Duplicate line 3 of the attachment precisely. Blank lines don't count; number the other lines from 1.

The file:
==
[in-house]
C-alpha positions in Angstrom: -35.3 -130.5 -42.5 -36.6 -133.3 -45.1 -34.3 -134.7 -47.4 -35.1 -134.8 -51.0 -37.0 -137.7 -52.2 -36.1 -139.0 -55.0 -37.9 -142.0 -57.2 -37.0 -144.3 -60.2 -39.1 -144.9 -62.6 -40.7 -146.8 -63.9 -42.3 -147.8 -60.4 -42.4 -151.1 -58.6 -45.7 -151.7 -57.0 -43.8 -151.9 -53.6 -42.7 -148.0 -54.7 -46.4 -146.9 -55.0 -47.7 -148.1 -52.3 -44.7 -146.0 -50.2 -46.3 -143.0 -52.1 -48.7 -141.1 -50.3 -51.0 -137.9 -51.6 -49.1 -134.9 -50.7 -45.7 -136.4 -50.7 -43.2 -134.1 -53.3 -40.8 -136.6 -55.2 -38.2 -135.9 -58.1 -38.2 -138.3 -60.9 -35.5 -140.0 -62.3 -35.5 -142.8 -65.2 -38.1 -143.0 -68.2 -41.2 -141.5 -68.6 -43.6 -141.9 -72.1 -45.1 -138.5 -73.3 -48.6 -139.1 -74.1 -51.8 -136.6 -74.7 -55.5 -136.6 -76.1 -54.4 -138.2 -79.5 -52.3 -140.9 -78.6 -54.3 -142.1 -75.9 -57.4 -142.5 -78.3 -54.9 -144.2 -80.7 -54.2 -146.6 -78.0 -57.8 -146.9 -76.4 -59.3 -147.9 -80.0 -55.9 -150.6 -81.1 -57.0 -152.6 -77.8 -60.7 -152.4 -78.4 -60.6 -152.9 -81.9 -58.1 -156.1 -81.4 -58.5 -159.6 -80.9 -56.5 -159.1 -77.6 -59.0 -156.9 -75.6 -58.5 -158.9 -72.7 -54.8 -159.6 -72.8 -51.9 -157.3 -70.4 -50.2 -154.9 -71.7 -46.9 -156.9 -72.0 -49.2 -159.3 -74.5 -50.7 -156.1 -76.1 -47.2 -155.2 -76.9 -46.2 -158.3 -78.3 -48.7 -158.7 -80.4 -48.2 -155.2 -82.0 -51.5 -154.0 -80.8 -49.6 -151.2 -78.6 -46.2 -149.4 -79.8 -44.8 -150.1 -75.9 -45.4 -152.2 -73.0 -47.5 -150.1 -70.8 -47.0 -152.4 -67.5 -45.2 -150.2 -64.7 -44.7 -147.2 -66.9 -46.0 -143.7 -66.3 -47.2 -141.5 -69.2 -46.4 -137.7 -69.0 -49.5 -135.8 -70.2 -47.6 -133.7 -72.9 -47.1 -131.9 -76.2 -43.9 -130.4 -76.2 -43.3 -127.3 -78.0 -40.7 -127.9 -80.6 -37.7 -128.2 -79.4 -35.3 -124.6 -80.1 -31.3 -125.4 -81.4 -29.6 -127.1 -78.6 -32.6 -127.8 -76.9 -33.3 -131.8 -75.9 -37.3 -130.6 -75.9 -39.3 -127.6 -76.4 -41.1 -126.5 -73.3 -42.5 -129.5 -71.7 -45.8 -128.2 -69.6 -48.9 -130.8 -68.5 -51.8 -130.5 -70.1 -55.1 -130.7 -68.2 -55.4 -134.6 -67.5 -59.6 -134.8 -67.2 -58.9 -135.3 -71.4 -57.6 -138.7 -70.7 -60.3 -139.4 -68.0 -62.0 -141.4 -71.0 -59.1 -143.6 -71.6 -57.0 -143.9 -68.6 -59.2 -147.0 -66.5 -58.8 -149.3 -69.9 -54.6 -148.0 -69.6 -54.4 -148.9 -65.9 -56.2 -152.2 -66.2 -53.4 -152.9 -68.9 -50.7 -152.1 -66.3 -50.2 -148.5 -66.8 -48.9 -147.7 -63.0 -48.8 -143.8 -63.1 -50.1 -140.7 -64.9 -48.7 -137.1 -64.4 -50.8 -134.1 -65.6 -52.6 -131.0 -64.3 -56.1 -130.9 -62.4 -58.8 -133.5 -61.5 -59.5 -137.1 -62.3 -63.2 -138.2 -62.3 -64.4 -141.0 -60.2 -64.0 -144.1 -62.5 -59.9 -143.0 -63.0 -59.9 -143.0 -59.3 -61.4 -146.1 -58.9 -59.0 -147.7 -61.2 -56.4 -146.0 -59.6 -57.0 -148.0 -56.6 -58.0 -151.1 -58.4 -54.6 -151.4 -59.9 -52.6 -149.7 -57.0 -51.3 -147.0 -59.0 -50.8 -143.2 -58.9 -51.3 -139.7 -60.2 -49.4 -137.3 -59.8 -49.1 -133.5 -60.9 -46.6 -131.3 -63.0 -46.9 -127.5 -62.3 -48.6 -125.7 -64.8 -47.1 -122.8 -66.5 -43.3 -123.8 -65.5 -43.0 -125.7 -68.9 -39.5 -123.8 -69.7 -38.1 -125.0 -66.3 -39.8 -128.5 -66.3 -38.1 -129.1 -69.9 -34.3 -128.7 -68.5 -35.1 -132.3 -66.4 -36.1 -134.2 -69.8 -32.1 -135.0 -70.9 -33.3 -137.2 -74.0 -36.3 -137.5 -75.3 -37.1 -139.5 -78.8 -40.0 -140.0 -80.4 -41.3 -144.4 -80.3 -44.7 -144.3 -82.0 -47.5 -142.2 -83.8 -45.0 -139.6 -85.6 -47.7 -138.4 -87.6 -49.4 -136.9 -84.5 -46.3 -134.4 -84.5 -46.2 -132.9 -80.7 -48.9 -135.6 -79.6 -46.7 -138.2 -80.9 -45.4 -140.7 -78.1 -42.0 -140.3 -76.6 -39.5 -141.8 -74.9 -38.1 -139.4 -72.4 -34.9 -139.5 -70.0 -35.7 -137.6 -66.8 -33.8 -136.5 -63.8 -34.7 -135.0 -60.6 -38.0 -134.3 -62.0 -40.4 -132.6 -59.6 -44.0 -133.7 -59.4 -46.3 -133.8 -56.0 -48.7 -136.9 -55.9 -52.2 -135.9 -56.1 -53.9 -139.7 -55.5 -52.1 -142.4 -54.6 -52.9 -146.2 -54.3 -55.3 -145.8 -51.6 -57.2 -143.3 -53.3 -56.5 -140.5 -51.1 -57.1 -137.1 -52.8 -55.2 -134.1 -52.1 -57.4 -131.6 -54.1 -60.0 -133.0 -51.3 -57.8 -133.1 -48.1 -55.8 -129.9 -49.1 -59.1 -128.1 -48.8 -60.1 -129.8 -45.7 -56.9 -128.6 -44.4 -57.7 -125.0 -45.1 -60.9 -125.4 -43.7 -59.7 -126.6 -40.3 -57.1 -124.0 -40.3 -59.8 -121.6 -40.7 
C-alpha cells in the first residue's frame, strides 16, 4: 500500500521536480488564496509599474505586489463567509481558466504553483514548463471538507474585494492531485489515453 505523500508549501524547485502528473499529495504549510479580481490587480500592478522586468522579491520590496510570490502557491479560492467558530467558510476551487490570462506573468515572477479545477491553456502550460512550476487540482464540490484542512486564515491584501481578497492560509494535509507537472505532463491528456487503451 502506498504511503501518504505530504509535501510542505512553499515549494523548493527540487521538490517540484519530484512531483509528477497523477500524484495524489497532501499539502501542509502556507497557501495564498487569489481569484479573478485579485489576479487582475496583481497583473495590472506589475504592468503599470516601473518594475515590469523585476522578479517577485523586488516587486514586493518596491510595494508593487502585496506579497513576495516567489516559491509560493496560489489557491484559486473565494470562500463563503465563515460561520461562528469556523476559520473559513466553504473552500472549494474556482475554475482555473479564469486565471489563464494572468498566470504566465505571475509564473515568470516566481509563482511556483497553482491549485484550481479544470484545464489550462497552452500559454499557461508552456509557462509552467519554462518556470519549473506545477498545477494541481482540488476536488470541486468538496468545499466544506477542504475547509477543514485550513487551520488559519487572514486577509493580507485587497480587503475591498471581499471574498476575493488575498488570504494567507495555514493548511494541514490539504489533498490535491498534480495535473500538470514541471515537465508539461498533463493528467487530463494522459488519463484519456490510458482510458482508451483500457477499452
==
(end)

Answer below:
C-alpha cells in the first residue's frame, strides 16, 4: 500500500521536480488564496509599474505586489463567509481558466504553483514548463471538507474585494492531485489515453 505523500508549501524547485502528473499529495504549510479580481490587480500592478522586468522579491520590496510570490502557491479560492467558530467558510476551487490570462506573468515572477479545477491553456502550460512550476487540482464540490484542512486564515491584501481578497492560509494535509507537472505532463491528456487503451 502506498504511503501518504505530504509535501510542505512553499515549494523548493527540487521538490517540484519530484512531483509528477497523477500524484495524489497532501499539502501542509502556507497557501495564498487569489481569484479573478485579485489576479487582475496583481497583473495590472506589475504592468503599470516601473518594475515590469523585476522578479517577485523586488516587486514586493518596491510595494508593487502585496506579497513576495516567489516559491509560493496560489489557491484559486473565494470562500463563503465563515460561520461562528469556523476559520473559513466553504473552500472549494474556482475554475482555473479564469486565471489563464494572468498566470504566465505571475509564473515568470516566481509563482511556483497553482491549485484550481479544470484545464489550462497552452500559454499557461508552456509557462509552467519554462518556470519549473506545477498545477494541481482540488476536488470541486468538496468545499466544506477542504475547509477543514485550513487551520488559519487572514486577509493580507485587497480587503475591498471581499471574498476575493488575498488570504494567507495555514493548511494541514490539504489533498490535491498534480495535473500538470514541471515537465508539461498533463493528467487530463494522459488519463484519456490510458482510458482508451483500457477499452